Robert Louis Stevenson

Presented by Sue Carscallen on November 8, 2016

Robert Louis Stevenson was born in Edinburgh, Scotland on November 13, 1850.

Financial support from his family enabled him to pursue his love of writing from an early age in many European and North American locations. Ill health from tuberculosis dogged him all his life causing a constant seeking of warmer, drier climates.

His initial successfully published works were two charming travelogues set in France detailing the social history of the time; An Inland Journey and Travels with A Donkey. The later is still read widely and loved. Early successes were Treasure Island, New Arabian Nights, the Silverado Squatters, and A Child’s Garden of Verses. The first breakthrough work which brought fame and fortune was the serialized version of Strange Tale Of Dr. Jekyll And Mr. Hyde.

Early and continued success can be attributed to a large network of influential friends comprised of literary critics, writers, artists and publishers.

Stevenson met his future wife Fanny Osborne while living a Bohemian lifestyle in Paris. The affair and subsequent marriage of Fanny and Louis was scandalous at the time however the relationship created stability and enabled him to write prolifically.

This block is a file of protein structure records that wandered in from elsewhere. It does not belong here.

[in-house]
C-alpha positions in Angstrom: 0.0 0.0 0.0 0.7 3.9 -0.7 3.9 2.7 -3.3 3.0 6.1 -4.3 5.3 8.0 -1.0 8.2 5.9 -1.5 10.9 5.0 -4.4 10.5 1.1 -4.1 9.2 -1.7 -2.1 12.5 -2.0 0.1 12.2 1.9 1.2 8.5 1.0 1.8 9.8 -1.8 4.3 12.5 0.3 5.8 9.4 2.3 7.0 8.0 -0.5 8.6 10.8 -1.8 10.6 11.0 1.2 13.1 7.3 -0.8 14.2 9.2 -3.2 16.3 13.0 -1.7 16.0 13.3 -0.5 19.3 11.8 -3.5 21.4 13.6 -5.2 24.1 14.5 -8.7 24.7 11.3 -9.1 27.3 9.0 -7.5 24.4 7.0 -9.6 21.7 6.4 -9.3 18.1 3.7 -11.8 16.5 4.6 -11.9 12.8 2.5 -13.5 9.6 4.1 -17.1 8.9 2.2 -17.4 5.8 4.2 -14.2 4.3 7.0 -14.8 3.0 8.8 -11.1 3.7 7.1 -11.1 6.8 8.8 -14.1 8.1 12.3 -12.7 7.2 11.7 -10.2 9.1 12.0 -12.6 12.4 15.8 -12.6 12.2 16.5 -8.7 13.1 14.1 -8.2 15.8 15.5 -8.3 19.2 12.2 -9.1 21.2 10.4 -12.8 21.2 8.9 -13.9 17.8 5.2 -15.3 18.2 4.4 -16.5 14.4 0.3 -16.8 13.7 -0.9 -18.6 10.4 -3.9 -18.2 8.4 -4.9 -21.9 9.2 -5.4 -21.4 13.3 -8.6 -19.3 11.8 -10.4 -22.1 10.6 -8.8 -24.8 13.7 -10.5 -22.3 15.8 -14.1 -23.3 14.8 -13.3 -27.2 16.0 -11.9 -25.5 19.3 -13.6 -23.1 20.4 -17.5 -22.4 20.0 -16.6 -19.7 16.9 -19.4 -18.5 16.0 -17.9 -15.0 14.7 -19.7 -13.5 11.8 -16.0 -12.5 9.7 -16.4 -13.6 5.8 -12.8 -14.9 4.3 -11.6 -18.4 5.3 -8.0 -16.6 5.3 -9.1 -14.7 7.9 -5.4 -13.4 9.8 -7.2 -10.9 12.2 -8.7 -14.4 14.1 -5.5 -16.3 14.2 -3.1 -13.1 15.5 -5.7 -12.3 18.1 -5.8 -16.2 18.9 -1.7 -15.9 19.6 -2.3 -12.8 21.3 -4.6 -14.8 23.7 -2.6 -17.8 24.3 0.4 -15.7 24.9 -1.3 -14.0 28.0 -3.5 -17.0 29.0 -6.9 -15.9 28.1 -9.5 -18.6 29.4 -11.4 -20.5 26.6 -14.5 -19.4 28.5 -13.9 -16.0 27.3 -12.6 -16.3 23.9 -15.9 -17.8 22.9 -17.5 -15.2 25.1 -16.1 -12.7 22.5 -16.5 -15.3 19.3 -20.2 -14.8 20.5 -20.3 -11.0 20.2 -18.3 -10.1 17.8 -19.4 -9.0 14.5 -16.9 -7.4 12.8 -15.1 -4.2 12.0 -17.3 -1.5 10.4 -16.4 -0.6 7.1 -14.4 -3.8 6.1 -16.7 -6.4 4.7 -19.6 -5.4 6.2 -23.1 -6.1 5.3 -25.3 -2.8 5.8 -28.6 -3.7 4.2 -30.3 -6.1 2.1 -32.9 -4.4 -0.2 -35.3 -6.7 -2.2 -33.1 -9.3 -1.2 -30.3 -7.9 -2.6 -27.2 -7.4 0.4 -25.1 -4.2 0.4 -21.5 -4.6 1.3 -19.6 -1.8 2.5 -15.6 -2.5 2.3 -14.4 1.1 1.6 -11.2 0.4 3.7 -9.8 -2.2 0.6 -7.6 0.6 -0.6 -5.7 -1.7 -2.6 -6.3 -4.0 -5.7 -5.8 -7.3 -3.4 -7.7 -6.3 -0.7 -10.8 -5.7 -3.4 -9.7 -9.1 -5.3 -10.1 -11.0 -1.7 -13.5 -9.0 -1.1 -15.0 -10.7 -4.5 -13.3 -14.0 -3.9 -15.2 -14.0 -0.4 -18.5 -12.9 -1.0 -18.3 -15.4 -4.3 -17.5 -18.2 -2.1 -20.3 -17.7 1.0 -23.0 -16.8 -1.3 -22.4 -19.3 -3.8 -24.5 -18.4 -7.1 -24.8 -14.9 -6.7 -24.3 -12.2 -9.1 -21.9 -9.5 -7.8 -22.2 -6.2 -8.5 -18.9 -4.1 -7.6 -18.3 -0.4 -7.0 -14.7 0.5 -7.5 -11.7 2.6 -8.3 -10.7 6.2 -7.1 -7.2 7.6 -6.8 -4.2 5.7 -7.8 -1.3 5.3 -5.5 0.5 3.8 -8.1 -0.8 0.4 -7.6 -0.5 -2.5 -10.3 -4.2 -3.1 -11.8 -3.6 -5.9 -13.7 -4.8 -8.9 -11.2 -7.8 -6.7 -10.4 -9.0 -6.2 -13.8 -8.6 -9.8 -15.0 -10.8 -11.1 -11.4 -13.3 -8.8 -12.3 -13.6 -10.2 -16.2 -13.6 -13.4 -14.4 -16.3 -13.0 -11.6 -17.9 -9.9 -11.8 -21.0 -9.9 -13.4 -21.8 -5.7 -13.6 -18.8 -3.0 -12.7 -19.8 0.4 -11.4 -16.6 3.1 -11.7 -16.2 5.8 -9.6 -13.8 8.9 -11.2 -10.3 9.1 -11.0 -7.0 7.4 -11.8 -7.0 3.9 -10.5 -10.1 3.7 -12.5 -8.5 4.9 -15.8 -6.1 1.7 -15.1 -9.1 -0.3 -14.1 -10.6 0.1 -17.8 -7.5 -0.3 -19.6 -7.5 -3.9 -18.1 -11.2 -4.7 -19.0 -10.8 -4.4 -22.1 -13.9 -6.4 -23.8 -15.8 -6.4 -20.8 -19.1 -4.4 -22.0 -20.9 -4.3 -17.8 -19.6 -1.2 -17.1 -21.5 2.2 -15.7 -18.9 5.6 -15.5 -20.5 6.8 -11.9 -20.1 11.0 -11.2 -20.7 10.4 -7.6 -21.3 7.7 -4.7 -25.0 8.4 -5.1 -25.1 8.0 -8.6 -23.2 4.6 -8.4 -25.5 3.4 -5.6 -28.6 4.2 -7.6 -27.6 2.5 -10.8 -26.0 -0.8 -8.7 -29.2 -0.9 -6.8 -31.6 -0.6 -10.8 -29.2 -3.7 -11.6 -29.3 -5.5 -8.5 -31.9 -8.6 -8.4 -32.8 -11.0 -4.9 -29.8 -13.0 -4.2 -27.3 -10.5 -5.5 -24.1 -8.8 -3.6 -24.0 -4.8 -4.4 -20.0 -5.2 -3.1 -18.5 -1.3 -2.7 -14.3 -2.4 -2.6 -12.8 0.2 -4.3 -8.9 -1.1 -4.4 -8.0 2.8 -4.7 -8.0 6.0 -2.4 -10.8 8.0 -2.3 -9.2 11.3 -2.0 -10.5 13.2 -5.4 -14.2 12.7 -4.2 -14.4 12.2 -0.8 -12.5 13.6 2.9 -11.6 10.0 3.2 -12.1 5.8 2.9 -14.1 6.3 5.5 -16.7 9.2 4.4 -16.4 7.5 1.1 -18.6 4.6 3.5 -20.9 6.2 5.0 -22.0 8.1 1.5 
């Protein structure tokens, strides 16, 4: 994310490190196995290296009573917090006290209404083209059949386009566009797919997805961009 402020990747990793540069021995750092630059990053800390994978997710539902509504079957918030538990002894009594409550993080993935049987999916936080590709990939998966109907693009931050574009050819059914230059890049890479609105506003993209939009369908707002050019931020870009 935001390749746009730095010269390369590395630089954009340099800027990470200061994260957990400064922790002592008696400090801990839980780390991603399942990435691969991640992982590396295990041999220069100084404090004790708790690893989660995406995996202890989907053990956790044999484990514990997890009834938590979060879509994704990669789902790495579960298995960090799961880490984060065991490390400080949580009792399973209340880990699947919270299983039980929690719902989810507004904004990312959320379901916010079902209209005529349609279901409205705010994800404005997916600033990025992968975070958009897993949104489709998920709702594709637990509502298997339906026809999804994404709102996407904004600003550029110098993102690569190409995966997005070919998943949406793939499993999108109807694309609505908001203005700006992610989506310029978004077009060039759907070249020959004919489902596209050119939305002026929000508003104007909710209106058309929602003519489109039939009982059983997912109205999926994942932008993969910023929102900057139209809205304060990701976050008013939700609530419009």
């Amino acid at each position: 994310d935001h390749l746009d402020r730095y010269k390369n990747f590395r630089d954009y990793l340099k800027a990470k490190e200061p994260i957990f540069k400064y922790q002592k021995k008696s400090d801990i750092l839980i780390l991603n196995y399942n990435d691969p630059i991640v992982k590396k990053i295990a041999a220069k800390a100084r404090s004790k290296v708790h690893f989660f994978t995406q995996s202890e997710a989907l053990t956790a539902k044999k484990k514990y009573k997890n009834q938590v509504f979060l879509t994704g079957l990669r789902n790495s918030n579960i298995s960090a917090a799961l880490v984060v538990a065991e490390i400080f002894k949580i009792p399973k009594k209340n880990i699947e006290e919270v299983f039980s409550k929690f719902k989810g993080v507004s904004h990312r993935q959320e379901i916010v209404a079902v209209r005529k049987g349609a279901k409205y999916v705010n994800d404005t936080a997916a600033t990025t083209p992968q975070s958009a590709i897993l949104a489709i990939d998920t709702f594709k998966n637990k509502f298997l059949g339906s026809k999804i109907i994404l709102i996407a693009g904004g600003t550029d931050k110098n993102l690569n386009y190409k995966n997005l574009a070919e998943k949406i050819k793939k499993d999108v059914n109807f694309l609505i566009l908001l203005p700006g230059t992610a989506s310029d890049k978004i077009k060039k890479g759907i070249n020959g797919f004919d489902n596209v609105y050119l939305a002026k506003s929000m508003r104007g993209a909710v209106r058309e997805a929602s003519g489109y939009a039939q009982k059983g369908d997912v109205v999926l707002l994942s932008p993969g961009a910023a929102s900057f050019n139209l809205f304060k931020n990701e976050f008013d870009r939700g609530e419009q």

It is difficult to summarize Stevenson’s early work particularly since it tends toward excessive plot and Victorian style verbosity. However one can see glimpses of the truly great writer he was to become in his rich characterizations, vivid descriptions, sense of humour, and scholarly attention to detail.

The Stevensons moved permanently to Samoa where Louis finally found the perfect place for his health and where he did his best writing. The Beach Of Falesa and other South Sea tales written in the vernacular were departures from his earlier Victorian style. In these stories he depicted strong women and championed the cause of the indigenous Polynesians.

Stevenson died in Samoa in 1894 at the age of 44 not of tuberculosis but of a brain hemorrhage. He left an enormous body of diverse work from fiction to non-fiction, from poetry to plays.

On his grave is his famous quote.

Under the wide and starry sky

Dig the grave and let me lie

Glad did I live and glad did I die

And I laid me down with a will

This be the verse you grave for me

Here he lies where he longs to be

Home is the sailor, home from the sea

And the hunter home from the hill.